I've been asked to take a look at algorithms for treating
an Ackerman steering system for a robotics path-planning
application. Although I've done web searches and found
thousands of references, few of them have been very useful
to me. Perhaps I've missed the good stuff... Anyway,
I was wondering whether anyone could recommend a web
resource or a good book that would cover the kinematics
of Ackerman steering. While I lack ready access to a
technical library, I can get many books through an
inter-library loan if I have a title.
My main problem is that I have basically zero experience
with real mechanics. So far, I've worked out a solution
where I "fake it" by assuming that the wheels
are somehow set to the correct geometry and ignoring
the mechanical linkages that make it happen...
the solution is easy enough, but I
suspect that it will prove too inaccurate when we start
adapting it to a real robot.
Anyway, thanks in advance for your help.
At about the time of 10/14/2004 5:46 PM, G.W. Lucas stated the following:
To my knowledge, there is not a whole lot of information out there on
Ackerman steering even though it is used extensively in cars, trucks,
and other 4 wheel riding vehicles. I've looked for it myself once.
The geometry is everything because it works on angles. Straight ahead
is not a problem, but when you turn, the wheel on the inside must turn
in slightly tighter than the outside wheel. The angle difference is
based on the degree of turn and the distance between the two wheels. If
the angle on the two wheels are the same, then one wheel (usually the
inside one due to lateral weight) gets drug across the ground
significantly increasing the wear of the wheel.
Here's a good website that I found that explains it better than I can.
The key fact you need to know is when turning, the lines through all
three axles (rear and two front stub axles) meet at a single point,
which is the centre of the turning circle. That way all four wheels
are following the circumference of circles around the same point.
Actually the condition applies when not turning too, but the point is
infinitely far away :-).
Assuming that the linkage is correct, these conditions will apply and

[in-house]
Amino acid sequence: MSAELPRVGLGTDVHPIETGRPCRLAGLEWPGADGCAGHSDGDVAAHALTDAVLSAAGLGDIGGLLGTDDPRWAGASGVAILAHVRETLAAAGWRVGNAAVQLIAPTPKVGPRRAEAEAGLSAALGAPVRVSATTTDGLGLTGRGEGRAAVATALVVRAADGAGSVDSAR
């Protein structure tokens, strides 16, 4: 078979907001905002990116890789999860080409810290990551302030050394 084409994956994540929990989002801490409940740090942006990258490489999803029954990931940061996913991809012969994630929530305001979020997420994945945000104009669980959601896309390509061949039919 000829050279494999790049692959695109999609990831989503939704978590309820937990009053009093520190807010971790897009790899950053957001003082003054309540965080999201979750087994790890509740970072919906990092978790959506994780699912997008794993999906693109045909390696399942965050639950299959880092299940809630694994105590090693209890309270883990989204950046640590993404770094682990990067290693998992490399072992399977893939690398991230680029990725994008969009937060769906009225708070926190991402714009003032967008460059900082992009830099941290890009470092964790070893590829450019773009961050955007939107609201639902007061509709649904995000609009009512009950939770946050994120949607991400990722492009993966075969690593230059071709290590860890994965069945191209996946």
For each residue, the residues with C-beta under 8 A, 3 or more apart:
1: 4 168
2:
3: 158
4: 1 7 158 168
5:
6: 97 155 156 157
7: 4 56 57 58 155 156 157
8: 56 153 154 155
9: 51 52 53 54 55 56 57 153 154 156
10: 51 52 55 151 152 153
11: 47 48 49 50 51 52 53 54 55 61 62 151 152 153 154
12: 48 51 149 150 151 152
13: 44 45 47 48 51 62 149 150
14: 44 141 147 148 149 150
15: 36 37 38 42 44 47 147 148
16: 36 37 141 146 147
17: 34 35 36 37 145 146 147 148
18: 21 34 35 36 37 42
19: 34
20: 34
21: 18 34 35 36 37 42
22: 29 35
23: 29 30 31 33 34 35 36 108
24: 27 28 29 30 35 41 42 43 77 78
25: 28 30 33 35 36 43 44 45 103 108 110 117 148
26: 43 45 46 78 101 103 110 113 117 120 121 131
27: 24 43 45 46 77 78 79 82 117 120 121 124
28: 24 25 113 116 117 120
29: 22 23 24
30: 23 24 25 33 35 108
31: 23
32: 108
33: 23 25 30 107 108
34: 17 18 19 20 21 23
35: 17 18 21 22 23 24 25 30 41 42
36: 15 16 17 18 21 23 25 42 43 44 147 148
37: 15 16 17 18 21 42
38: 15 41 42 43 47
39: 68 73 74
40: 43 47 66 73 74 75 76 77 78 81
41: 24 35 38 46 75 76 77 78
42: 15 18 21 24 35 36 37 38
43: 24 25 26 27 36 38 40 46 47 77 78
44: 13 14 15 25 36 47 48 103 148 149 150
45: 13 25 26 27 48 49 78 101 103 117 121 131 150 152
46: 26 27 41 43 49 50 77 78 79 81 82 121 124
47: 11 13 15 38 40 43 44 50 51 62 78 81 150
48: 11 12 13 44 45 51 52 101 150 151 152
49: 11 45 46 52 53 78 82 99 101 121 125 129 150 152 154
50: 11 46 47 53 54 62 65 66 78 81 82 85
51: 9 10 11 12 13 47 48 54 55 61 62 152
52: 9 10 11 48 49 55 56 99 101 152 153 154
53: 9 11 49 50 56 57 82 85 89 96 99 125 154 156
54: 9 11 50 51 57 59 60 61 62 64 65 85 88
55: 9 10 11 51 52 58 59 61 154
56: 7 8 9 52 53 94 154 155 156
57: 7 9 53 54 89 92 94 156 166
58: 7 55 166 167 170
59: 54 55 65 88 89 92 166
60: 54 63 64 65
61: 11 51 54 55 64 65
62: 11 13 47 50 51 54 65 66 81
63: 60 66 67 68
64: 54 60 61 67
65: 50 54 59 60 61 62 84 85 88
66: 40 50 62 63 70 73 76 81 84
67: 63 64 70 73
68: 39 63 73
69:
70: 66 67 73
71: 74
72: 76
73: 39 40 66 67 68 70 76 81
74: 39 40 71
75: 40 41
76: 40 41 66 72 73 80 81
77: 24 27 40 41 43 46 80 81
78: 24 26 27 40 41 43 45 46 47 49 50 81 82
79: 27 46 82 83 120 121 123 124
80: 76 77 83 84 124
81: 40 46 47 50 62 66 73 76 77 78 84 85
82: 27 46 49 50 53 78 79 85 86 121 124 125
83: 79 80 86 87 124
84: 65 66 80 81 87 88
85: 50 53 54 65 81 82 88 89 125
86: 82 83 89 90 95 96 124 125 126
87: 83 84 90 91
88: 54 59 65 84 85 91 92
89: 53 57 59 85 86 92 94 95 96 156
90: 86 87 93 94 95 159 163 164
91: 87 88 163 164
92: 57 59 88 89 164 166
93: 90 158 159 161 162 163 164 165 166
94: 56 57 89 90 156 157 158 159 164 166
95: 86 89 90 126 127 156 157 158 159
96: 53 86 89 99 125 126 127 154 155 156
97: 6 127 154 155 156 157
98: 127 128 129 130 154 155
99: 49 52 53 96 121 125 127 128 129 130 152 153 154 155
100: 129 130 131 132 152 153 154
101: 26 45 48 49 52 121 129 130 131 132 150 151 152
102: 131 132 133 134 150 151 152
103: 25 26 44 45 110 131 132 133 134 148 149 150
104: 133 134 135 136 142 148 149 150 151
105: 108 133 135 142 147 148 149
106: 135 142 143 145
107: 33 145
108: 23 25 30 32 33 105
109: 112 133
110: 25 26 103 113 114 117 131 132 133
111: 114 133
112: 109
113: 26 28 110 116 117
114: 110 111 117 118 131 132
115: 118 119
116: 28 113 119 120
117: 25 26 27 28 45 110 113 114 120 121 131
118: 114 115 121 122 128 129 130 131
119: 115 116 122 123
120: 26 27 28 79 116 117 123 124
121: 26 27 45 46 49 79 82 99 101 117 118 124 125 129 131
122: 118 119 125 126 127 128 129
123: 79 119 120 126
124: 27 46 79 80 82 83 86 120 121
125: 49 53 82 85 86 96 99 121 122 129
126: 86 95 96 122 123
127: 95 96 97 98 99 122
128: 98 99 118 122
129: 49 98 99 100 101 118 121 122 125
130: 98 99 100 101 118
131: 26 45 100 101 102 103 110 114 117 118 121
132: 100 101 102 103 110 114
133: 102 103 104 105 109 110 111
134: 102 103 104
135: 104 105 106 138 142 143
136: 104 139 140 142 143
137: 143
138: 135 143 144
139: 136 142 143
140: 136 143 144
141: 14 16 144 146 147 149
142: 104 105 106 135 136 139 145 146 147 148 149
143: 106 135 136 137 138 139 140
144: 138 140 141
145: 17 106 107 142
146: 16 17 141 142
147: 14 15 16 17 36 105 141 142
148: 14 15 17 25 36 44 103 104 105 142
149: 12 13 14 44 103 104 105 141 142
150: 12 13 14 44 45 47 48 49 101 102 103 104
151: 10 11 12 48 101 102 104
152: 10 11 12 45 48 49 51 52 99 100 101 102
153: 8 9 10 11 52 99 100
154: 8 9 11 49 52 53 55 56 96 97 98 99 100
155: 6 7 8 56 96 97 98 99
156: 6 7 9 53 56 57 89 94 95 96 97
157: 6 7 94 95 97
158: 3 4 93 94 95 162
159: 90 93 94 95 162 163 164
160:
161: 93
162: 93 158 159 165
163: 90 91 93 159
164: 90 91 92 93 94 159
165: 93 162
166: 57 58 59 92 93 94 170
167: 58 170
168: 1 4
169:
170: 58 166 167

you should be able to work out the rest from there.
Or did you want to know how to design the linkage? I worked it out
once. On the plan view, you draw an imaginary line from each king-pin
through the opposite rear wheel's contact patch. The pivots on the
Ackerman linkage must be on these two lines. That's it, simple!
one of the reason you won't find much practical information on it for
robotics, is because it's not used much in robotics. path planning is
harder since it's more restricted in how it can move. I.e. to turn
around you usually have to make a 3 (or more) point turn, depending on
how much space you have. differential drive is much easier in that
it might be easier to find information on this when you look up
autonomous vehicle research when applied to automobiles and trucks.
I.e. how to make a car/truck drive itself. even then, the topics are
more about how to follow a road (line/course following) than general
how big is your robot ?
See ya, -ingo
Hi Gary, did you find anything on Ackerman steering?
I'm now looking at Ackerman steering for a "drive to a point" problem.
Here's the best I've come up with so far (but have yet to see the result
of implementation). Just read the rear wheel encoders and treat them as
if they were a "normal" differential steering robot. Use the axle width
and count differences between counts to compute the angle changes. I
think this will work as long as you have a rear differntial drive, and
no "posilock" action.
Randy M. Dumse
Caution: Objects in mirror are more confused than they appear.
Hi Randy, good to hear from you.
I pretty much struck out on the specific thing for
which I was looking, but I did find plenty of
references on Ackerman steering. I was interested
in modeling and understanding the internal linkages and
how they relate to the steering angles of the two
wheels. I'd received a request asking if I could
represent an Ackerman steering system in my RP1
mobile robot simulator and wanted to see if I could do
a halfway reasonable job with the thing. I shelved
the Rossum Project a couple of years ago when it became
clear that it wasn't going anywhere. But the request
was interesting enough that I dusted off the
simulator code and set out to add the Ackerman
steering to it.
The results are now available on the Rossum Project
web site http://rossum.sourceforge.net/sim /
Anyway, I think you're right. As long as your
rear wheels maintain traction, and your robot
is operating under "moderate" velocities and
forces, it seems perfectly reasonable to treat